Googles new Boutiques.com website enables consumers to run their own "personalised boutiques"

Google's new Boutiques.com website enables consumers to run their own "personalised boutiques"

The clothing retail industry is an easy target for internet giants Google, Amazon and eBay, all of whom are vying for growth in the global online apparel market. Just look at what happened to bookstores, says David Birnbaum.

First the big national book retailing chains buried the traditional neighbourhood bookstores. Now it appears that Google, Amazon, and the other internet giants are about to bury the big national chains.

There are some lessons here that we in the garment industry would do well to learn:

  • The pre-internet business model is failing. The old paradigm that retailing books is all about retailing and books is gone. It is being replaced by a new set of rules stressing computers, data, logistics and interactive programming.
  • Success is all about giving the customer value, and that value is defined by the customer, not the retailer.

The traditional neighbourhood bookstore failed when the big national chains began to provide greater value: access to greater variety of books at lower prices with better ambience as defined by 'Come to our store. Read the book before buying. Have a cup of coffee.'

The big national chains are failing because Amazon provides even greater value: access to virtually all the books in the world at even lower prices, with even better ambience as defined by 'Stay home, relax and let us suggest books that you may like based on your past purchases.'

Interestingly, the single greatest impediment to internet sales never materialised. The experts have been telling us that consumers are addicted to instant gratification and therefore would not wait days between buying and having. The fact is, Amazon customers will wait ten days and even longer to receive their purchases. 

Niche markets flourishing
On the other hand, not all bookstores have failed. Some of the smallest and most traditional bookstores are flourishing in the new internet market. Their advantage goes something like this:

If you want to buy a book about classical Chinese painting, you should go to amazon.com. If you want to buy Chinese Painting by Osvald Siren, the definitive work on the subject, you have to go to hanshanhost.com or paragonbook.com where the original 7 volume 1956-1958 work - the one with the 867 good plates - is available for the knockdown price of $725.

Here too there is a lesson for us. It would appear that there will always be a place for the niche market. The narrower the niche, the greater the internet benefit.

Nothing lasts forever. Book professionals have been retailing books since 2060 BCE, when the legendary Atrahasis the Macher opened his cuneiform clay-tablet emporium in greater metropolitan downtown Ur. After 4000 years the run of Atrahasis the Macher and his progeny is about to come to an end.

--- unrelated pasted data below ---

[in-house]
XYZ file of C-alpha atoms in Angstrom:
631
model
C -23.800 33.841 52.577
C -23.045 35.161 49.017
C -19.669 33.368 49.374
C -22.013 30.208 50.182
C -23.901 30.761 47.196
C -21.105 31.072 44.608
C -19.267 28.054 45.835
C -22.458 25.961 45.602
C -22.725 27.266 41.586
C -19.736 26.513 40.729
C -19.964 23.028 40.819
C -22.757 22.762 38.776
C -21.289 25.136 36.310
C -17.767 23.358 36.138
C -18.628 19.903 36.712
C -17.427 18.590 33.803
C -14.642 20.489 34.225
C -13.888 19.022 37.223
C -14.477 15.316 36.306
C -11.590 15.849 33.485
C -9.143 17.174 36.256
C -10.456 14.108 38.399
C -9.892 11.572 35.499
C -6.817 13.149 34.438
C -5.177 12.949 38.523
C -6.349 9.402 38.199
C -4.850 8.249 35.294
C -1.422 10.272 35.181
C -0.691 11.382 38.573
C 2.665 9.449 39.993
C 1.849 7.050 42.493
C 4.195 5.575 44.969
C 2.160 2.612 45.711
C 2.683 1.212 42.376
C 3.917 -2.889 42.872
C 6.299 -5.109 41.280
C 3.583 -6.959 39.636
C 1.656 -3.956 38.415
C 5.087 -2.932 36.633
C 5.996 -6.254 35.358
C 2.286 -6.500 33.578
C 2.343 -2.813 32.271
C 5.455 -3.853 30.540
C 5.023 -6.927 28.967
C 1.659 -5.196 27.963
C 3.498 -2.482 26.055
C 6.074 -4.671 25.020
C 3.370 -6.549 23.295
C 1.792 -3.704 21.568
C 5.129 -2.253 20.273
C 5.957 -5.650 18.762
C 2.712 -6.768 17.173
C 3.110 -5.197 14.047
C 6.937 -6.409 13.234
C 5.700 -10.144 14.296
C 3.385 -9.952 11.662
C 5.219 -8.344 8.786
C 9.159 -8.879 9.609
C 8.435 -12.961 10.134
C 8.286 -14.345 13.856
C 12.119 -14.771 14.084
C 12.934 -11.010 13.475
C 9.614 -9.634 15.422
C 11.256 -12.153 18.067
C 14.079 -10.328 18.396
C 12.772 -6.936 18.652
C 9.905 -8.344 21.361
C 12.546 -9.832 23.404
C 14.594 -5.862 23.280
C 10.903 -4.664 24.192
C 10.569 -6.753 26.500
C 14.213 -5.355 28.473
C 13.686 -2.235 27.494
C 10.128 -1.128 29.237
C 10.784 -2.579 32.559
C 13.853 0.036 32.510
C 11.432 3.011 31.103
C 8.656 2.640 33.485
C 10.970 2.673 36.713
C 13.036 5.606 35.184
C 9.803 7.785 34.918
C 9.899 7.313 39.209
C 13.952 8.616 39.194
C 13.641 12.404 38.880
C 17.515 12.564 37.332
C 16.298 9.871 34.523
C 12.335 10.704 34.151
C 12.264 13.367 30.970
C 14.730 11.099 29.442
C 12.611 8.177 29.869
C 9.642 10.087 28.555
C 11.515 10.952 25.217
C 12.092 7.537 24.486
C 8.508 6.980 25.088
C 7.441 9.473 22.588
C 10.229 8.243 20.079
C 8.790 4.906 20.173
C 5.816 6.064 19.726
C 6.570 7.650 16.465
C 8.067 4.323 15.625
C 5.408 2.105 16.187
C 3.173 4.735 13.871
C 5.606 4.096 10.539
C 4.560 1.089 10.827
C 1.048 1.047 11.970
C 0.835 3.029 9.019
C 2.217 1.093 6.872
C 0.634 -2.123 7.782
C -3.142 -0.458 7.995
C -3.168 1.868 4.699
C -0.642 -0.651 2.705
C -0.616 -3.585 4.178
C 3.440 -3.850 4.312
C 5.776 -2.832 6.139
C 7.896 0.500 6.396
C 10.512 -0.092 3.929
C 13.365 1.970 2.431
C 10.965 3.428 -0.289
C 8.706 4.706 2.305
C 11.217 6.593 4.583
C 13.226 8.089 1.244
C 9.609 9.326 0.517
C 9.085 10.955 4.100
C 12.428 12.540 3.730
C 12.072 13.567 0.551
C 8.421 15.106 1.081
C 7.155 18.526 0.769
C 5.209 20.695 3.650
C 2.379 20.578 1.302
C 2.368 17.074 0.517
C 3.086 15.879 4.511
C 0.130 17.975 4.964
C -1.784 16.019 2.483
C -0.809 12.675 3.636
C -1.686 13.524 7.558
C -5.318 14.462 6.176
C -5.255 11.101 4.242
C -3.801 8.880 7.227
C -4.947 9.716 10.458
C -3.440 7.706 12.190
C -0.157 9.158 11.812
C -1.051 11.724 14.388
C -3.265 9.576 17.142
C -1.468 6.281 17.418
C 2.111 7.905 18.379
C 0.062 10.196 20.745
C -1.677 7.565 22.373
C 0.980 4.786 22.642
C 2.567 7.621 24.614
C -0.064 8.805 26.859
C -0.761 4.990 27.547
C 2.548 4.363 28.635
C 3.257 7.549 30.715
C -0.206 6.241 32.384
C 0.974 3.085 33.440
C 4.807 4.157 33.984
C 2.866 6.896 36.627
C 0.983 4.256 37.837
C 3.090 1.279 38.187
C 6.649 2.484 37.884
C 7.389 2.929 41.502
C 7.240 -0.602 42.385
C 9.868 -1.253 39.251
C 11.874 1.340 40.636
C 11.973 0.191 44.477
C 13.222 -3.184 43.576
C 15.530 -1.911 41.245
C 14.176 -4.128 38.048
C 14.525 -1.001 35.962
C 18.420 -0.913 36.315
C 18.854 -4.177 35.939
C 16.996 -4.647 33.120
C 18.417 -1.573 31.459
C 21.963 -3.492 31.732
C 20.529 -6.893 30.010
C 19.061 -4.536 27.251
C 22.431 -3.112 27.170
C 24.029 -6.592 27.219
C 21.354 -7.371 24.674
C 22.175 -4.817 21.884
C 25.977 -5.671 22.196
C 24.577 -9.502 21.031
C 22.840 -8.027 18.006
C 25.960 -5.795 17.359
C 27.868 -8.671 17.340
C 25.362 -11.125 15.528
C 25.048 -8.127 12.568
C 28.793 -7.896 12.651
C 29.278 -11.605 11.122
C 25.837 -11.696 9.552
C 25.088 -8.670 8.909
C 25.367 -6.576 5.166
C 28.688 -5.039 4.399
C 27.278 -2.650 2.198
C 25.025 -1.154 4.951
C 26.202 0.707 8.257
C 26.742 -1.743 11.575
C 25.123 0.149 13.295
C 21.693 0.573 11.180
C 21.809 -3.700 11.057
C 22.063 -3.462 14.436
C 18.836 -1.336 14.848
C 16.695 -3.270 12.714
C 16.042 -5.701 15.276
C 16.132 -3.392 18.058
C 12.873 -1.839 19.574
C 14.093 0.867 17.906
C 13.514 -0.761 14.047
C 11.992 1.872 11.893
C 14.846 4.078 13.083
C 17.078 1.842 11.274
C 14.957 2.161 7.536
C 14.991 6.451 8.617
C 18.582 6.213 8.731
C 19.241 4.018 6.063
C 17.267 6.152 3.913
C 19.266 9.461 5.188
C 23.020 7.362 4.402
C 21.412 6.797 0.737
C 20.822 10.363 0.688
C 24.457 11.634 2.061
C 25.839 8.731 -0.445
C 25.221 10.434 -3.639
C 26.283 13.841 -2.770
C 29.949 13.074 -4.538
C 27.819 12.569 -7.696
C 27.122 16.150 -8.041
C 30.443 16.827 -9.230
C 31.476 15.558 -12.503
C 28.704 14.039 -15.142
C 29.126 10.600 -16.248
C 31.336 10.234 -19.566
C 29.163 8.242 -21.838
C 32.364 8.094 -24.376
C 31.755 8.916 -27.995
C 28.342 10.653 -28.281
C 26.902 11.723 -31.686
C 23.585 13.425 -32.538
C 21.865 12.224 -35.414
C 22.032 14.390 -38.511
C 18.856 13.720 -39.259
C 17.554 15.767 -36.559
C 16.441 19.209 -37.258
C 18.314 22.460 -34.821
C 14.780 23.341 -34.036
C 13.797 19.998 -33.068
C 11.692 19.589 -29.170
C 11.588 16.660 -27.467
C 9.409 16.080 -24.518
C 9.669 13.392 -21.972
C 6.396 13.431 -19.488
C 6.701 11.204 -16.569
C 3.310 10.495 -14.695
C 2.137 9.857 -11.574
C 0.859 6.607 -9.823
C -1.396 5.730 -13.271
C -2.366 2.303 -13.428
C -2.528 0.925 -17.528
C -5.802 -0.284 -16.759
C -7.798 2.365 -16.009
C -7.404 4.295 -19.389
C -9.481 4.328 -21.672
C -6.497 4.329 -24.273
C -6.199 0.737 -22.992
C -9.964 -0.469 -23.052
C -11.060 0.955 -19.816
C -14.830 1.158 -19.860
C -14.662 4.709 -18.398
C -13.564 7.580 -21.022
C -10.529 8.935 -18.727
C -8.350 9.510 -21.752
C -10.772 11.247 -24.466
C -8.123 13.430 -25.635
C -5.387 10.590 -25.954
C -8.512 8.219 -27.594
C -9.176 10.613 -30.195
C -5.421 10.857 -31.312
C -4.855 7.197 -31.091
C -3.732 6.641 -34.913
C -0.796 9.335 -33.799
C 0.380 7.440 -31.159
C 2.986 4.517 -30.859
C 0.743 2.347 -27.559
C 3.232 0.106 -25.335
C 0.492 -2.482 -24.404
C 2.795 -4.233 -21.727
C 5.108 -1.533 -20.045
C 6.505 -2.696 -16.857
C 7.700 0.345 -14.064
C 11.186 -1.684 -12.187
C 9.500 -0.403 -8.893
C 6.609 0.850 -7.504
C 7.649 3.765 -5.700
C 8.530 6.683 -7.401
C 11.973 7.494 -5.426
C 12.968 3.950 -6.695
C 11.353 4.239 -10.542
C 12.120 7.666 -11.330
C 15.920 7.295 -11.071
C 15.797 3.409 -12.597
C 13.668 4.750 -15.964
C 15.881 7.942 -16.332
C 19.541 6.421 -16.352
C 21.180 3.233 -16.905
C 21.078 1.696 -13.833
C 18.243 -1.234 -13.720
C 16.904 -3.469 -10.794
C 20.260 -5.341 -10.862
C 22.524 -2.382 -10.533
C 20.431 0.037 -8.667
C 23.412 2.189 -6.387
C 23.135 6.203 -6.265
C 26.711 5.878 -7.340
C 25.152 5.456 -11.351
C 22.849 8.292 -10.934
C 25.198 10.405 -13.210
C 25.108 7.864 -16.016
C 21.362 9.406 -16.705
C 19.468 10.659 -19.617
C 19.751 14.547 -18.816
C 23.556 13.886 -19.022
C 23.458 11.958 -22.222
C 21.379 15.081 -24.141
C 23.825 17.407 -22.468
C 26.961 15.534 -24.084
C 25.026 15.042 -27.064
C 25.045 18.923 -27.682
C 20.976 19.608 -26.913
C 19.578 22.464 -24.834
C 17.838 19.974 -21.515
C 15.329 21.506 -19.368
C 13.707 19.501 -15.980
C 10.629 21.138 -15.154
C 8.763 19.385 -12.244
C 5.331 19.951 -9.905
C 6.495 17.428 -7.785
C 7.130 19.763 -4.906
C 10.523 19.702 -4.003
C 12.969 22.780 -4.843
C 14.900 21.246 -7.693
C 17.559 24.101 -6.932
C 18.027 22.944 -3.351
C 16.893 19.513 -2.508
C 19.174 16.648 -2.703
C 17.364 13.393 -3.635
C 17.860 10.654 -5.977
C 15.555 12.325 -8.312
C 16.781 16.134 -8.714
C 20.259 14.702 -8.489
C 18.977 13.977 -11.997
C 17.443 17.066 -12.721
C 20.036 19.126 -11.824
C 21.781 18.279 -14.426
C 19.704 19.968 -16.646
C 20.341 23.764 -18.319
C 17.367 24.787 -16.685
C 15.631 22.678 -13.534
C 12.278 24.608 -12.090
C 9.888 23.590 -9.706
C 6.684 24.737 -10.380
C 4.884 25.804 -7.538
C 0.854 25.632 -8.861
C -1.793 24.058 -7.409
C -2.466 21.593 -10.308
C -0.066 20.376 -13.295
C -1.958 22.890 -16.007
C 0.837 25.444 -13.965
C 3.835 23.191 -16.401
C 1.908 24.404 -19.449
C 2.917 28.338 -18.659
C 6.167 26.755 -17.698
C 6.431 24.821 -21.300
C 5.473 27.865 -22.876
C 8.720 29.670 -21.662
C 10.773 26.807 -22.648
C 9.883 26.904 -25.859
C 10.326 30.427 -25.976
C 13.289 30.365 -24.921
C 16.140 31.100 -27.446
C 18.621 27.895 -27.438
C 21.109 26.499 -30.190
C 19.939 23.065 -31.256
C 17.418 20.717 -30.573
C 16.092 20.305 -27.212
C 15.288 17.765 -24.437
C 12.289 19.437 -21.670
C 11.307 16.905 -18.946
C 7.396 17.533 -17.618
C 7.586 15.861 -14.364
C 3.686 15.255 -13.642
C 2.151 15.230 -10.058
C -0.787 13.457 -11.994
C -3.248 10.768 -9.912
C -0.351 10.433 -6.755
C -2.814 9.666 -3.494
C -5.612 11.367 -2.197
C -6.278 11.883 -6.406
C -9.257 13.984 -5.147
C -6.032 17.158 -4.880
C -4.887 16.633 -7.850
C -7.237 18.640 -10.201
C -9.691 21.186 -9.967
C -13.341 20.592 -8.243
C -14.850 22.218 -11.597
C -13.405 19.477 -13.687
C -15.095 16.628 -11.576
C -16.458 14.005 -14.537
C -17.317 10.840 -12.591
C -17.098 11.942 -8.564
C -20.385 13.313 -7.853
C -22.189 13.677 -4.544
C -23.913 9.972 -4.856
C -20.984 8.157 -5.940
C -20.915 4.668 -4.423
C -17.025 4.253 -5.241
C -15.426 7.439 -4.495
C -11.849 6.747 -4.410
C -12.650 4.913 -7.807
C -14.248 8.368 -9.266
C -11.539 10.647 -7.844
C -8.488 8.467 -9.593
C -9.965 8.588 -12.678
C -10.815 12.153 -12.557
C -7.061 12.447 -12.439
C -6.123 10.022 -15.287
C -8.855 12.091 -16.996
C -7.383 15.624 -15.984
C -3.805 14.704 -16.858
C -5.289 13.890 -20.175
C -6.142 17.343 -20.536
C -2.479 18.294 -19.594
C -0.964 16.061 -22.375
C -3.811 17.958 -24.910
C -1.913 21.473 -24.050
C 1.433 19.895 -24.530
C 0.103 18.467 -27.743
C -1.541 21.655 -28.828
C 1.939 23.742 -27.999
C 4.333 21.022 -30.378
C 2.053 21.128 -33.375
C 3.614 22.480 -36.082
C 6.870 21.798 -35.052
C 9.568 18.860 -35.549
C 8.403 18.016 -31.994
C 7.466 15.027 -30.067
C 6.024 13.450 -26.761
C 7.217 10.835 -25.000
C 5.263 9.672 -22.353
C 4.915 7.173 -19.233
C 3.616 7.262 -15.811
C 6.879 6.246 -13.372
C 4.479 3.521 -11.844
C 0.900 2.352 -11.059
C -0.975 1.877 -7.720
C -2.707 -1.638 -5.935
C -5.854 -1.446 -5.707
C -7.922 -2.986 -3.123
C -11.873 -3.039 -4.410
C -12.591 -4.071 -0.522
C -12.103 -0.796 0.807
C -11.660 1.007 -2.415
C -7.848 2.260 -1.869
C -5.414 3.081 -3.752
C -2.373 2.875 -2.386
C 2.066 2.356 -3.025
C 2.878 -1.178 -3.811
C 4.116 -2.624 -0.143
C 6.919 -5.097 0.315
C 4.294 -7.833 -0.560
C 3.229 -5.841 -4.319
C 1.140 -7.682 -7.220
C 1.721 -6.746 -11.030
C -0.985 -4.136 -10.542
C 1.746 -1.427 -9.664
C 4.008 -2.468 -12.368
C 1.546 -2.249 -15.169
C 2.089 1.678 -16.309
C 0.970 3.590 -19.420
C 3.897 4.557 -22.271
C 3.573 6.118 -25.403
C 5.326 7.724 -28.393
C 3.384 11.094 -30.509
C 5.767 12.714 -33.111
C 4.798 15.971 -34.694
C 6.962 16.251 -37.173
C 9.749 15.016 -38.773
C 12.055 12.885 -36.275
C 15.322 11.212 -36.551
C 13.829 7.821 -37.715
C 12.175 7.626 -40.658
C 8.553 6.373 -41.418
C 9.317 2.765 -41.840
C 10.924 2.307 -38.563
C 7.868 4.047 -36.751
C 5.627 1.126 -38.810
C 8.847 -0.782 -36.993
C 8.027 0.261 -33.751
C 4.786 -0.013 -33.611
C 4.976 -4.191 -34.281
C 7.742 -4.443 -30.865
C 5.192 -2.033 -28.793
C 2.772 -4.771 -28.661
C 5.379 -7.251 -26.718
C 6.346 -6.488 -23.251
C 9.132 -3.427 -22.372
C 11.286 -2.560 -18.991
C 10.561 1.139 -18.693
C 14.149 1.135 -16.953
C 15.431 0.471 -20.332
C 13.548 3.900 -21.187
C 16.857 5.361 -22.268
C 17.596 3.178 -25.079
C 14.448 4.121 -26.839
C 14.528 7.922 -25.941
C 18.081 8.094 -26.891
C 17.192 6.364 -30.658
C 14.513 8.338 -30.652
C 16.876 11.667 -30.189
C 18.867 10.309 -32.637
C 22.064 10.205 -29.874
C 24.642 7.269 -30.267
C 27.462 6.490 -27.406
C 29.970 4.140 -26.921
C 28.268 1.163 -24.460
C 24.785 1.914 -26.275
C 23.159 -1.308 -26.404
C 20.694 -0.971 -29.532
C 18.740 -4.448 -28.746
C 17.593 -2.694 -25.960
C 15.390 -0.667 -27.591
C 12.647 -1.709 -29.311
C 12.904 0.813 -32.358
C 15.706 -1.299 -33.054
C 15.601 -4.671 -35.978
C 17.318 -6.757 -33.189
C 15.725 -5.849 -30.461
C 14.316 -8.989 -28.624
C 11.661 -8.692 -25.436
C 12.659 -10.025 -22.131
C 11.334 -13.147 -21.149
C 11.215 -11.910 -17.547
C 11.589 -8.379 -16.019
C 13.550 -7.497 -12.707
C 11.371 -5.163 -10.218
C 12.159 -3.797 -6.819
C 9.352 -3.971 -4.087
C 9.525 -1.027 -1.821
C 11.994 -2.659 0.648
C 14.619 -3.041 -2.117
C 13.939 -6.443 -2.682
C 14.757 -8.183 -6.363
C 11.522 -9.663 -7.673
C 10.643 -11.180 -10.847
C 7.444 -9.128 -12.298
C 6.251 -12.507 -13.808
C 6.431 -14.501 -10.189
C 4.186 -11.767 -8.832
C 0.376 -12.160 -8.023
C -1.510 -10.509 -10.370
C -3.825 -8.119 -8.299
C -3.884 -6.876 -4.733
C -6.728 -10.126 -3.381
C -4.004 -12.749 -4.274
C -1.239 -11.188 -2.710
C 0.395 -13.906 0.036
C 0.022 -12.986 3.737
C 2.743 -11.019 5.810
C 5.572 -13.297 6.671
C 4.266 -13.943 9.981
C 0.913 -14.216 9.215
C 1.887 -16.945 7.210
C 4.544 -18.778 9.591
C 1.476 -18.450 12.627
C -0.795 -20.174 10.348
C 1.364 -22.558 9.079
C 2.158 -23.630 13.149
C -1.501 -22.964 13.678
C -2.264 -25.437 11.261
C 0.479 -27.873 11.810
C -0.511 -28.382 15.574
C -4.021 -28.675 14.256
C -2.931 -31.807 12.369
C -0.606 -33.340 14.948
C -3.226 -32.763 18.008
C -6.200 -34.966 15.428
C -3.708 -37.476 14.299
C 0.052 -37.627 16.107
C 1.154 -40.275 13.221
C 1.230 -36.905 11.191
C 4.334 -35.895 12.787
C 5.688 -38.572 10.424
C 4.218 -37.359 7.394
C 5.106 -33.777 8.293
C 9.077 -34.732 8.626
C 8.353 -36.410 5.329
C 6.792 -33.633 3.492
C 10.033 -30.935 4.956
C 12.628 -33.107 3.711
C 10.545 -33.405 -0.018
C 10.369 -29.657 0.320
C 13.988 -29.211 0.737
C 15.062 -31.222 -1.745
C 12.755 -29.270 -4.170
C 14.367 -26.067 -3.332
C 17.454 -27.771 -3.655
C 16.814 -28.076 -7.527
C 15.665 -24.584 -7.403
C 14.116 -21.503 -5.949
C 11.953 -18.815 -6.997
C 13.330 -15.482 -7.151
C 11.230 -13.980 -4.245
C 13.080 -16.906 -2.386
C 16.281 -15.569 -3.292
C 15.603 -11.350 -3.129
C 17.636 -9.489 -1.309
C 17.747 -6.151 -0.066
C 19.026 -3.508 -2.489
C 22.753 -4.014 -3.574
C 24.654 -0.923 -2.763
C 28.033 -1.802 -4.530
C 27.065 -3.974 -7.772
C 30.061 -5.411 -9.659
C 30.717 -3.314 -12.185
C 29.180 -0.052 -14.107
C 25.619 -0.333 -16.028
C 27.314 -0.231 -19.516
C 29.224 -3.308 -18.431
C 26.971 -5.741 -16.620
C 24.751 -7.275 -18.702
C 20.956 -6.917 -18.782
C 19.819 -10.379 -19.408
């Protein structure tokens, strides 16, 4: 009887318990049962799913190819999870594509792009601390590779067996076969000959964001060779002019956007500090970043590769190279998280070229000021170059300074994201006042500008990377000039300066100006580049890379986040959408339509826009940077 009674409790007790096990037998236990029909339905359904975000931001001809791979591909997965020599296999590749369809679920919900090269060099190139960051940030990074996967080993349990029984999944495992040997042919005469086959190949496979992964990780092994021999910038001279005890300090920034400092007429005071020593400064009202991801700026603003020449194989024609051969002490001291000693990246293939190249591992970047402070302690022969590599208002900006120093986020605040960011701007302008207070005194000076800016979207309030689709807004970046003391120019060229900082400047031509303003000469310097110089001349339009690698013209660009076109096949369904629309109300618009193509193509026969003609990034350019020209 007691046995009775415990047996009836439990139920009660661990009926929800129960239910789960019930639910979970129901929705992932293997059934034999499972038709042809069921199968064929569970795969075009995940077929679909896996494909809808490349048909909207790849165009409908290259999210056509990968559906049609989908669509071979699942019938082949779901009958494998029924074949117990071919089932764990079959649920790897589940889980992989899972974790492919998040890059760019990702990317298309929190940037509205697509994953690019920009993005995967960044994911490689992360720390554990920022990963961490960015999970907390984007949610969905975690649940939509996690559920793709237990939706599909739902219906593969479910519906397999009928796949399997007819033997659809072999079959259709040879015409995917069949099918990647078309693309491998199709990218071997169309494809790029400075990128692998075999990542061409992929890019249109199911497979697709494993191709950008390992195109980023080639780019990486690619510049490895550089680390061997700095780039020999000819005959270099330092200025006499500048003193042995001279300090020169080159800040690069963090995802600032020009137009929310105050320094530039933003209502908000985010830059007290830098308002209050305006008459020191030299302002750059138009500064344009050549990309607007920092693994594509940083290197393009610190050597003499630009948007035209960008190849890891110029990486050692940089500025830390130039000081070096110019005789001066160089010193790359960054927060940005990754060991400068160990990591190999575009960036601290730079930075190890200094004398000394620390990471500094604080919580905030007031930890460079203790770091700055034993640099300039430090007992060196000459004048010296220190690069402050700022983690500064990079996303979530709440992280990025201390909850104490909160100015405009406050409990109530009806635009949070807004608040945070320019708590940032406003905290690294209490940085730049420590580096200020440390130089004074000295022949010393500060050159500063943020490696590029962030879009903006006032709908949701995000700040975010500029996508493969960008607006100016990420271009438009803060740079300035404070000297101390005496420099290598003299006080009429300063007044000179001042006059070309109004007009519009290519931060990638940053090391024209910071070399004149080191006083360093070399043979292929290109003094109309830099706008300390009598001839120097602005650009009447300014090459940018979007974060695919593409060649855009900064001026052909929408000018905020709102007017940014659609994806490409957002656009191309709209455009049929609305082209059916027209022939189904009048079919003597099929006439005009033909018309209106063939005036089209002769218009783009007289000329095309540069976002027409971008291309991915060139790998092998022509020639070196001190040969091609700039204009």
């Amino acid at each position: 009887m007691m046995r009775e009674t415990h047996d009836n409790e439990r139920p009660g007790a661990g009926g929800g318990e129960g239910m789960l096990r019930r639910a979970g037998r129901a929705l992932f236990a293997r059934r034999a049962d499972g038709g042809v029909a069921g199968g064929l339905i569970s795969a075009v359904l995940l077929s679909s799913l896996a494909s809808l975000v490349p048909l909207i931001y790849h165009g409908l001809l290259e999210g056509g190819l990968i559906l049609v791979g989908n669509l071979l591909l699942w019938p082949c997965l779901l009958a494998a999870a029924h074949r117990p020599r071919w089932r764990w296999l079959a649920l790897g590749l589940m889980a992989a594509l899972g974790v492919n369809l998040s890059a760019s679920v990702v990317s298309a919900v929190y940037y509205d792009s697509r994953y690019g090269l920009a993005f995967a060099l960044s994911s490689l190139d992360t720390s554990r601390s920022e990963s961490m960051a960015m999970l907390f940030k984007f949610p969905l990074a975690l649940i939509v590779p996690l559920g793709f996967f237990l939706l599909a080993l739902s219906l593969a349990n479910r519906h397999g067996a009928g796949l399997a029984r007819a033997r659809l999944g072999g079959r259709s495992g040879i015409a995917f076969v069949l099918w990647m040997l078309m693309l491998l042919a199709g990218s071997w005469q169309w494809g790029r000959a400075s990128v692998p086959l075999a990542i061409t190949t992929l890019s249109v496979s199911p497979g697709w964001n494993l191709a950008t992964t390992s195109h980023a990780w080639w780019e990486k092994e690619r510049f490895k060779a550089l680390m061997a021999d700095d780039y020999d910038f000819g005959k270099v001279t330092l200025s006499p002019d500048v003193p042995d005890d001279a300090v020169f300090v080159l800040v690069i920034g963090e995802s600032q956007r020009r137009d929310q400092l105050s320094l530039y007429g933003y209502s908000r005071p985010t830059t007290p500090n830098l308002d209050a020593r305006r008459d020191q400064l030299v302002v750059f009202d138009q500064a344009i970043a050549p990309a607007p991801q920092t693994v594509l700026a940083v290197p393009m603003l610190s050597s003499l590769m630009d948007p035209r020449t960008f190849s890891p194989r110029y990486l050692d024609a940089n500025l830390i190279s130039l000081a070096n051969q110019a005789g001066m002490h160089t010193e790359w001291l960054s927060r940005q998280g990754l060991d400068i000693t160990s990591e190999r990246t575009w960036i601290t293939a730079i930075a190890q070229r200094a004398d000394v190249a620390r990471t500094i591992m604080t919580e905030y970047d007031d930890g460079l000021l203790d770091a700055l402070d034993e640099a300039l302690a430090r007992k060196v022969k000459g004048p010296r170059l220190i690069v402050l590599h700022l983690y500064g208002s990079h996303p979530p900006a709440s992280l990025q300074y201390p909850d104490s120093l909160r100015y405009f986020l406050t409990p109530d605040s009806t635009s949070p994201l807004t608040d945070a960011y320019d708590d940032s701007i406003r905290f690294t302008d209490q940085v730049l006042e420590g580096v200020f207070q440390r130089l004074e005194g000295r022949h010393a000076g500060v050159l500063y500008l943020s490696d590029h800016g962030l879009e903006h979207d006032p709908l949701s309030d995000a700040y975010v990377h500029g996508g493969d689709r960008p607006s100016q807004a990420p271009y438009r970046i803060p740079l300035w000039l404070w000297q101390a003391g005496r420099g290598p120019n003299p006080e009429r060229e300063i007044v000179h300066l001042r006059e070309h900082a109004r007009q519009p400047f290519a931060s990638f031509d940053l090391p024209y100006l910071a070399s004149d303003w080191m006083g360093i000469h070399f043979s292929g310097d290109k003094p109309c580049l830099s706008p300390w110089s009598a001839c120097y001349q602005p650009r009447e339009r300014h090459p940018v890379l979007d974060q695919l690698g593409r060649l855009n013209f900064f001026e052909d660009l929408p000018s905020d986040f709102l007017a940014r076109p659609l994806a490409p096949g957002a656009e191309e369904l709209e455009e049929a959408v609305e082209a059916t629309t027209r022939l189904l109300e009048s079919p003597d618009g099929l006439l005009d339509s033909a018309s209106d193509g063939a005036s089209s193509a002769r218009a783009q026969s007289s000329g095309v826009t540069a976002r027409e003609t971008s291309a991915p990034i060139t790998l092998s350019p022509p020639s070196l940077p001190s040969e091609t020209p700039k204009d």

The question is, will the same fate befall the clothing retailer?

Greater value
To succeed, the internet giants must offer greater value than the clothing stores. Unfortunately, given the nature of our industry, this may not prove to be difficult. Here are some of the obvious areas where the internet giants can provide meaningful greater value:

  • Lower Prices: Retail clothing prices are currently 6-10 times first cost, with 66%-75% going directly to the retailer. Google can certainly offer something better at half the price.
  • Unlimited styles: Today retailers offer a very small, ever-decreasing range of styles with most limiting themselves to a single range private label operation. Google can offer styles from literally thousands of designers.
  • More up-to-date design: Most stores require 40+ week lead times from first design to in-store garment delivery. As a result the best they can offer is last year's design. Google can work on a 5-8 week cycle. They can offer the latest designs now.
  • More interesting style: Today the niche designer stands little chance of finding a market for his clothing. Google offers that designer a global market, where an infinitesimal market share is more than sufficient to ensure a successful business.
  • Better Ambience: Interactive programming allows Google to show you styles based on your previous purchases, in the comfort of your home. They will notify you when the latest styles are available from your favourite designer. If you are looking for a navy cashmere sweater for less than $100, Google will show you literally everything available in the product and price of your choice.

Google, Amazon and the internet giants enjoy two advantages over the traditional clothing retailers:

  1. They already own the market. They have only to pick the product.
  2. They recognise that to succeed they must provide their customers with greater value. They treat their customers better and with greater respect.

Given the Google advantages, coupled with our self-imposed disadvantages, the clothing retail industry is an all too easy target.

David Birnbaum is the author of The Birnbaum Report, a monthly newsletter for garment industry professionals. Each issue analyses in-depth US garment imports of four major products from 21 countries, as well as ancillary data such as currency fluctuations, China quota premiums and clearance rates.